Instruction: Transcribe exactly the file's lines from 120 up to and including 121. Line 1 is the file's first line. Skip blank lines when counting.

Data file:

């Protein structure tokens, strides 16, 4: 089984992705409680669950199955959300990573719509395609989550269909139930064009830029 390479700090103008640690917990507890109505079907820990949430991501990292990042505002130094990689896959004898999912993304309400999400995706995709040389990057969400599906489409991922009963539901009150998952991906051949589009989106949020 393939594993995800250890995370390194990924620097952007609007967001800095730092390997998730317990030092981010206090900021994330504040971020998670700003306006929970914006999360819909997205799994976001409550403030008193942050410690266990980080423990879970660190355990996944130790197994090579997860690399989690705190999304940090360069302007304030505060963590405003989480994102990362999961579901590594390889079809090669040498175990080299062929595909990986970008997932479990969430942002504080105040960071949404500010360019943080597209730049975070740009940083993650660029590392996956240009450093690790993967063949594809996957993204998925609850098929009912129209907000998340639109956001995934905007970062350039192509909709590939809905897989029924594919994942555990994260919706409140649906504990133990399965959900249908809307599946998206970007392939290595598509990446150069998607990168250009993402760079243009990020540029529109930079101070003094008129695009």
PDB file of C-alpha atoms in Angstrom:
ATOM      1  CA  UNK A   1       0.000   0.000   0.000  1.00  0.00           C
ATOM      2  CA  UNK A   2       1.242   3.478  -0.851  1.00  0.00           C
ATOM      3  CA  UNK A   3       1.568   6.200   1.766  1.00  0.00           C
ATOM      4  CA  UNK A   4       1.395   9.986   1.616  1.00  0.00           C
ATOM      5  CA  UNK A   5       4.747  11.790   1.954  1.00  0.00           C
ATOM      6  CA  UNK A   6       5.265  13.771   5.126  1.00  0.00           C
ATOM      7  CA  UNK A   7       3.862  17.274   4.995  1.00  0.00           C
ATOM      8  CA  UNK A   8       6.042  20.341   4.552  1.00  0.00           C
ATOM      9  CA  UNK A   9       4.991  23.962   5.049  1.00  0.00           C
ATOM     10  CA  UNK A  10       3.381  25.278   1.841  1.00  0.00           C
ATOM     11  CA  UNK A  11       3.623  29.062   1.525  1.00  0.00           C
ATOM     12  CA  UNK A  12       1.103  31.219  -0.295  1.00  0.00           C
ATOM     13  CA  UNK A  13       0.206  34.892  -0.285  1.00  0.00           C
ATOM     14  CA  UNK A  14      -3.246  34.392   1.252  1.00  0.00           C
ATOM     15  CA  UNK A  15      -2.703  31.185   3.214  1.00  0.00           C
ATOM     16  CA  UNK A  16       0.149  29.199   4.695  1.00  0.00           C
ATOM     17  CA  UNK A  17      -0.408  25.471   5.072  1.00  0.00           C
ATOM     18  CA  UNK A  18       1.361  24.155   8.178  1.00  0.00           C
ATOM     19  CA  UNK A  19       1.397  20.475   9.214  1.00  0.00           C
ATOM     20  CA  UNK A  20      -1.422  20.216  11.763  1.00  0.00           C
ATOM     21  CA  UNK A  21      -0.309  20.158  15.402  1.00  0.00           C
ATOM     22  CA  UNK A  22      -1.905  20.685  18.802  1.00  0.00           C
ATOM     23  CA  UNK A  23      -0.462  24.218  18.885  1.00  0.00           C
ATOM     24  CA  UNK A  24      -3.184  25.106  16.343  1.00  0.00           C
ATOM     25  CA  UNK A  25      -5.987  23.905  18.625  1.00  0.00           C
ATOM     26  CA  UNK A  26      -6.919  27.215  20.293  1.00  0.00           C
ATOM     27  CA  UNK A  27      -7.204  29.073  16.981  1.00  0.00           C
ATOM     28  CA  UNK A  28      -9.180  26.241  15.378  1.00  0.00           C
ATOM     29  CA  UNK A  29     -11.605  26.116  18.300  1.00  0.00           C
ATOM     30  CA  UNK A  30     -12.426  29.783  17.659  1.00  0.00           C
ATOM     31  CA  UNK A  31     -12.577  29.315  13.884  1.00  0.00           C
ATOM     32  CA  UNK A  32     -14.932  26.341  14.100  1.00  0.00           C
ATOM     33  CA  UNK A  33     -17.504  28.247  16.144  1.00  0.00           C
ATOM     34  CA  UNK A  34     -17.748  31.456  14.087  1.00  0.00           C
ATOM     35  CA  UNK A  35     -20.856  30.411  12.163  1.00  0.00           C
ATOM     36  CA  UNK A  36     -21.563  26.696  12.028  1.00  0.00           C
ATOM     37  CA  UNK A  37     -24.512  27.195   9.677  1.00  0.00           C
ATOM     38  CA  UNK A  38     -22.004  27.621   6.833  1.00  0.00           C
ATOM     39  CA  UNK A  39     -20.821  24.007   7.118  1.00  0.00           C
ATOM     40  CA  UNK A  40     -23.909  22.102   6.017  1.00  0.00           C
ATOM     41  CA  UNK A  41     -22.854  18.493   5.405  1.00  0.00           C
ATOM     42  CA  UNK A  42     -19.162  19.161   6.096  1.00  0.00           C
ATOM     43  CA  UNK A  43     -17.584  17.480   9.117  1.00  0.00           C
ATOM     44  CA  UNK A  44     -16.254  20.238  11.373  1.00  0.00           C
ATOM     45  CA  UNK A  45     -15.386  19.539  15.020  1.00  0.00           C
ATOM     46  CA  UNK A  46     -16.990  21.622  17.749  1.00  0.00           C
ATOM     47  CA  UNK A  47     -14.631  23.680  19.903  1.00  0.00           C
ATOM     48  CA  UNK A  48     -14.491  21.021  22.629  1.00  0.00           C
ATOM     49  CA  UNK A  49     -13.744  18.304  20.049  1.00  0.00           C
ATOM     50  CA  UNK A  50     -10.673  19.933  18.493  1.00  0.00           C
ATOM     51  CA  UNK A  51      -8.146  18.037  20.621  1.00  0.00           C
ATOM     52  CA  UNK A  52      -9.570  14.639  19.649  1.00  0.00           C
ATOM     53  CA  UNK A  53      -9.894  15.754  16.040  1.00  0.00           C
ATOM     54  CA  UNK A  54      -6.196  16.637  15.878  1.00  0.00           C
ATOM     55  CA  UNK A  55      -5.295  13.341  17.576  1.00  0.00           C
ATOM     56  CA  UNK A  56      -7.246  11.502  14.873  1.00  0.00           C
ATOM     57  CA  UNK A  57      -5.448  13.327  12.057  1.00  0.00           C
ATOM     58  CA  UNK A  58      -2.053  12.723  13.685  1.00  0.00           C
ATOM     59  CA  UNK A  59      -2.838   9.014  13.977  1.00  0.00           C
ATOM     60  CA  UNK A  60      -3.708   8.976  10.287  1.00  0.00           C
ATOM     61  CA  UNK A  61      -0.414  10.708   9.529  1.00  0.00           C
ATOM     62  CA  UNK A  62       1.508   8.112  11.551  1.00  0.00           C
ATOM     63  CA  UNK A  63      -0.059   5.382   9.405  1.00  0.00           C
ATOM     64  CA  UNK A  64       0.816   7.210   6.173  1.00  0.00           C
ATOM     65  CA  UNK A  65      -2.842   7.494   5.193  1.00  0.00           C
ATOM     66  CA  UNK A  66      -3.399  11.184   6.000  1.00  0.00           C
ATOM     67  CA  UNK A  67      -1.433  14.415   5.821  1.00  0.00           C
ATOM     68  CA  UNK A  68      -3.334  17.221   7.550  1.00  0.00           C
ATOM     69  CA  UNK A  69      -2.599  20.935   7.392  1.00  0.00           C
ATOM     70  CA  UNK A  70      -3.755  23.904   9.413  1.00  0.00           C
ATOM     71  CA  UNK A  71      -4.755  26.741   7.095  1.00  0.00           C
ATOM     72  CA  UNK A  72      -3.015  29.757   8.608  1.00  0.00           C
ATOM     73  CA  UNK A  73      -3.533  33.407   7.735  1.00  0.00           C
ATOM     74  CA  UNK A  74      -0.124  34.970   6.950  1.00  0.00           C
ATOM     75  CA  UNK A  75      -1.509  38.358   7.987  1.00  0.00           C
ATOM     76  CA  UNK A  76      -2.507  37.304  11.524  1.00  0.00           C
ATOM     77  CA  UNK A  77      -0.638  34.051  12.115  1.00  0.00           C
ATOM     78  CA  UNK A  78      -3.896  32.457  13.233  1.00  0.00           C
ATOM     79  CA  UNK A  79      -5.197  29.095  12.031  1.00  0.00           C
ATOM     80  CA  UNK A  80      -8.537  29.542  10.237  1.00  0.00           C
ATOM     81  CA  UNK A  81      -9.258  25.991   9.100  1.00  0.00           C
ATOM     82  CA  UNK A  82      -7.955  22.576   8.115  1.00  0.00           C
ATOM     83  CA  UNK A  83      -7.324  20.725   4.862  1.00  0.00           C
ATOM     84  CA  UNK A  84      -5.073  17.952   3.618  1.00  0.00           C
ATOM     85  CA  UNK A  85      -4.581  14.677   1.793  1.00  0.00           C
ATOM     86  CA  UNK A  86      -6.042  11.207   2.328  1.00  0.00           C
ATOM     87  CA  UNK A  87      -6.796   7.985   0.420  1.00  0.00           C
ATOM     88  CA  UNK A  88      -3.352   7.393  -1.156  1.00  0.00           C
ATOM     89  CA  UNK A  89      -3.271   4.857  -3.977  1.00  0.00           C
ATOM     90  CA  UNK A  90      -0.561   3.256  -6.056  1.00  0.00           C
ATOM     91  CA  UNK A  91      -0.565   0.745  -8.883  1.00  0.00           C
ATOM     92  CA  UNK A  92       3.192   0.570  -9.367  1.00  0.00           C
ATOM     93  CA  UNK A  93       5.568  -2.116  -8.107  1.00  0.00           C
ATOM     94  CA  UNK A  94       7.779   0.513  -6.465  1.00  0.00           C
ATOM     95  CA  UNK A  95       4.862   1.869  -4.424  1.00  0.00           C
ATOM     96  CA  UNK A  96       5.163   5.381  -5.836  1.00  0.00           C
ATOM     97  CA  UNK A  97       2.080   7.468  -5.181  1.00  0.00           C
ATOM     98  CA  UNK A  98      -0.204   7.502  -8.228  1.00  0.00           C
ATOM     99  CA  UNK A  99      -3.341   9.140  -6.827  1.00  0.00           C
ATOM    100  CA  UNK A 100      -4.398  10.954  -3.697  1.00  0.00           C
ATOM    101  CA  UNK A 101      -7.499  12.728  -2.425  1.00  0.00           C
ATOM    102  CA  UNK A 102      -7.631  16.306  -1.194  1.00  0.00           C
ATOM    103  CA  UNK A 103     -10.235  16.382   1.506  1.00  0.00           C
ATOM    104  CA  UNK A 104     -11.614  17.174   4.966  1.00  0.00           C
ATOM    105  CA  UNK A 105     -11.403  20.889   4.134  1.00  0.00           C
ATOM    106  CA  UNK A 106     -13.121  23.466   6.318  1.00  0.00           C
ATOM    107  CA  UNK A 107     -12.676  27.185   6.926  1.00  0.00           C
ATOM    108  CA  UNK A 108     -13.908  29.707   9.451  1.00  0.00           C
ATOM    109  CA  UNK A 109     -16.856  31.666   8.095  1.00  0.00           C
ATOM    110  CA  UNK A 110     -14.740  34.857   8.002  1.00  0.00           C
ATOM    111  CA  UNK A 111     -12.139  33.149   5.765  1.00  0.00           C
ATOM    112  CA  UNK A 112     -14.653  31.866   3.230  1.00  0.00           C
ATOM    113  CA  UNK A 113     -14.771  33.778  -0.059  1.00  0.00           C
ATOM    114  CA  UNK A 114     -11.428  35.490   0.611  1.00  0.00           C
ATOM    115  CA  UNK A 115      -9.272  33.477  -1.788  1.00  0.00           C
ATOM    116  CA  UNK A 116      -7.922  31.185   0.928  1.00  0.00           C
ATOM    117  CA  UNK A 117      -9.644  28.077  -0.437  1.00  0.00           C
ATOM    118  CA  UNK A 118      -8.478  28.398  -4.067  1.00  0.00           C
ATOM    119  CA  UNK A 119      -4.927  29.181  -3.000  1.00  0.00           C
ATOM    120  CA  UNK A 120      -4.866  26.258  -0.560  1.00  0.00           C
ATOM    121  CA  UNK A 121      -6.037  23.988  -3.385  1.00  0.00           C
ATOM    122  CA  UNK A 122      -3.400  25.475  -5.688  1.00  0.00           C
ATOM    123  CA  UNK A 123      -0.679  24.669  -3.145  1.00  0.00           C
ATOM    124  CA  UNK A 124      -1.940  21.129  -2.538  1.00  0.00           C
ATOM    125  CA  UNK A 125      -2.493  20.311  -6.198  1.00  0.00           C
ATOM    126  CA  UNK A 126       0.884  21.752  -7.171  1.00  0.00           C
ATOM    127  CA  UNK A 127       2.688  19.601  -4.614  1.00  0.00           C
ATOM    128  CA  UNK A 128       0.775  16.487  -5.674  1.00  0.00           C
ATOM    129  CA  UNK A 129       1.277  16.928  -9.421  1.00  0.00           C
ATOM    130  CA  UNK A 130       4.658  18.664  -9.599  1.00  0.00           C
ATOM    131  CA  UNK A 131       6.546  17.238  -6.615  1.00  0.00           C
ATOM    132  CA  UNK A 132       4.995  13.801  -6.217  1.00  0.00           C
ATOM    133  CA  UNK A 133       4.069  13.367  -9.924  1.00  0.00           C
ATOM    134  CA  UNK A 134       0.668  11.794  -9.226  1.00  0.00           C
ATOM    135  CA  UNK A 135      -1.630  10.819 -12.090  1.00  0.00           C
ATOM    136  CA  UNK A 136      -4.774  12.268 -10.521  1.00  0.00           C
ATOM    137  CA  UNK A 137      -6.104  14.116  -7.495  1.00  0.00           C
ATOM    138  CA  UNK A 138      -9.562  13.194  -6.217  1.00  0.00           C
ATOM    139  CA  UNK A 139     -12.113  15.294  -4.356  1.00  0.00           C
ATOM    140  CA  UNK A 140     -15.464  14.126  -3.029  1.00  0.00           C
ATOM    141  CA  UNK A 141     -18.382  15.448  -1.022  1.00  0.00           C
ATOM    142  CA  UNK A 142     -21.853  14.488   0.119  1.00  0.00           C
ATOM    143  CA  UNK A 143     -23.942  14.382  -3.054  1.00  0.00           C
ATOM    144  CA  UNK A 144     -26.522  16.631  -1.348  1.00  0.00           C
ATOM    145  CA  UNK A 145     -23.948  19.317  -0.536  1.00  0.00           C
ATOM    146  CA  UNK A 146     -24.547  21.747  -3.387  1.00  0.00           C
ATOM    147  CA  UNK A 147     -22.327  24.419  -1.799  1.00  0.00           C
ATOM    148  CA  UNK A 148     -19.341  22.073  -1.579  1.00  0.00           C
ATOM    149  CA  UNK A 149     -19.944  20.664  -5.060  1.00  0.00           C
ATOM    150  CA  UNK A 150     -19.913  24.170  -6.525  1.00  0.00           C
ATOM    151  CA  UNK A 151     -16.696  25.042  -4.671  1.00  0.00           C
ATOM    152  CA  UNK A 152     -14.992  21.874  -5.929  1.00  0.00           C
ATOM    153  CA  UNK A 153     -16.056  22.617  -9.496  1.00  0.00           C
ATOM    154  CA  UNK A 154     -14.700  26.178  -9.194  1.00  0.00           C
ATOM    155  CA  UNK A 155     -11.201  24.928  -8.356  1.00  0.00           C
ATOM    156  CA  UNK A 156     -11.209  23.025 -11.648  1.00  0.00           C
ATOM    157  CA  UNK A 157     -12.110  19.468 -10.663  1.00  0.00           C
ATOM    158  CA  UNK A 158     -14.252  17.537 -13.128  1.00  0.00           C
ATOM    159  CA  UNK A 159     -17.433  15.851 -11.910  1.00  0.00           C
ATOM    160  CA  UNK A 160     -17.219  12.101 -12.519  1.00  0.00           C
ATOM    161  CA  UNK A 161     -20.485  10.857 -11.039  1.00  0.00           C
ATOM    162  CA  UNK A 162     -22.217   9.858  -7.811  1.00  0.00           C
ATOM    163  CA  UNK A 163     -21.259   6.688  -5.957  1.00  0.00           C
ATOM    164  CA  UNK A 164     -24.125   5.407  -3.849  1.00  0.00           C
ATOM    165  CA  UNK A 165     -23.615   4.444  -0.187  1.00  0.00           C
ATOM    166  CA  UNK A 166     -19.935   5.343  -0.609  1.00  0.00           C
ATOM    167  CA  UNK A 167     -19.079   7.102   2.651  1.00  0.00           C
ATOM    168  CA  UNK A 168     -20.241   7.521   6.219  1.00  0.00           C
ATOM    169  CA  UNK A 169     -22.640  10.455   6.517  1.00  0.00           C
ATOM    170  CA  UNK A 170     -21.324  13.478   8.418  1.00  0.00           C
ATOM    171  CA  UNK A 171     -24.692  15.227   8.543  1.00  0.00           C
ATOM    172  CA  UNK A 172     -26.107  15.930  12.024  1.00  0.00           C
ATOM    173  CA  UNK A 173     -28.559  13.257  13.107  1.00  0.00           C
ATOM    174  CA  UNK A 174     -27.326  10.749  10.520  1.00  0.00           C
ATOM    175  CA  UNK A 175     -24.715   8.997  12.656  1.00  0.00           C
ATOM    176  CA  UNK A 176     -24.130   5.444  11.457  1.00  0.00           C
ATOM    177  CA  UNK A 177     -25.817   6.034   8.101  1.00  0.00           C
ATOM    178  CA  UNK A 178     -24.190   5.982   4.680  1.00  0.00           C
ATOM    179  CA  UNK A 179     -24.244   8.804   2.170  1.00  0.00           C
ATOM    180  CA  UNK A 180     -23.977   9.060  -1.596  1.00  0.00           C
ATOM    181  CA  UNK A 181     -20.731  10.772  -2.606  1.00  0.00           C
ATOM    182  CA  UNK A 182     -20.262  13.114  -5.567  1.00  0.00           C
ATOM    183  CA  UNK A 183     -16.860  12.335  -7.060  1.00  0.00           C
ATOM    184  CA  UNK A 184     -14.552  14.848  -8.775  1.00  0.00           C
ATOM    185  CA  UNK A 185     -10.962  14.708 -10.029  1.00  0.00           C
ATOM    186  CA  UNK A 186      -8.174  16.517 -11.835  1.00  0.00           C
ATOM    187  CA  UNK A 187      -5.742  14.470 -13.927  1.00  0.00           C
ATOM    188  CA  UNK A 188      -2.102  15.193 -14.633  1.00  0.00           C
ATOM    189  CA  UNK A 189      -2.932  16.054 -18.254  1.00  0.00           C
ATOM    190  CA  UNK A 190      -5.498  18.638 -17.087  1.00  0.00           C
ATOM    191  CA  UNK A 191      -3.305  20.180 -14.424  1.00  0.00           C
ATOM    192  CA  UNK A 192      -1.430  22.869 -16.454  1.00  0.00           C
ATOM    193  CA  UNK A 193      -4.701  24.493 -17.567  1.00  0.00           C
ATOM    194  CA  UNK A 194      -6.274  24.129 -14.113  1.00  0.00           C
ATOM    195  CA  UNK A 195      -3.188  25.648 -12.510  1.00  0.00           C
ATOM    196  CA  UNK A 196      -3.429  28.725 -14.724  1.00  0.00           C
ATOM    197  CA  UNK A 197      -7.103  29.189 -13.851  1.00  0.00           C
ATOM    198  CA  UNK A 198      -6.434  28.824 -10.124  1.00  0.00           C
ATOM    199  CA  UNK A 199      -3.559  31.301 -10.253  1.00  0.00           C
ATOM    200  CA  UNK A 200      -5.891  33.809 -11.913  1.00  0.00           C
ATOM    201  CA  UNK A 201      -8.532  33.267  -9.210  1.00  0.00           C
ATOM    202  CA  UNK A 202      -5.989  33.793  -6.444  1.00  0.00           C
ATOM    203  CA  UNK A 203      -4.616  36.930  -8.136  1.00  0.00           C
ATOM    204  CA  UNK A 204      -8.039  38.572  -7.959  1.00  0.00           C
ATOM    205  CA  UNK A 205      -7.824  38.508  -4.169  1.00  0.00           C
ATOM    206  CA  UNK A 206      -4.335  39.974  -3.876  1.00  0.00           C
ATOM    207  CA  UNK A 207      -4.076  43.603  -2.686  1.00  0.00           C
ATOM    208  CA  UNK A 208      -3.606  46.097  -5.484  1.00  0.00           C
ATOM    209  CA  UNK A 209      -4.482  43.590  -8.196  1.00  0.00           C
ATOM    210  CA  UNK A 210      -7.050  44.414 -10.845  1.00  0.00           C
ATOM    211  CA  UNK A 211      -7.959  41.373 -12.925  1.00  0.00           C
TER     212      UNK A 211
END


ATOM    118  CA  UNK A 118      -8.478  28.398  -4.067  1.00  0.00           C
ATOM    119  CA  UNK A 119      -4.927  29.181  -3.000  1.00  0.00           C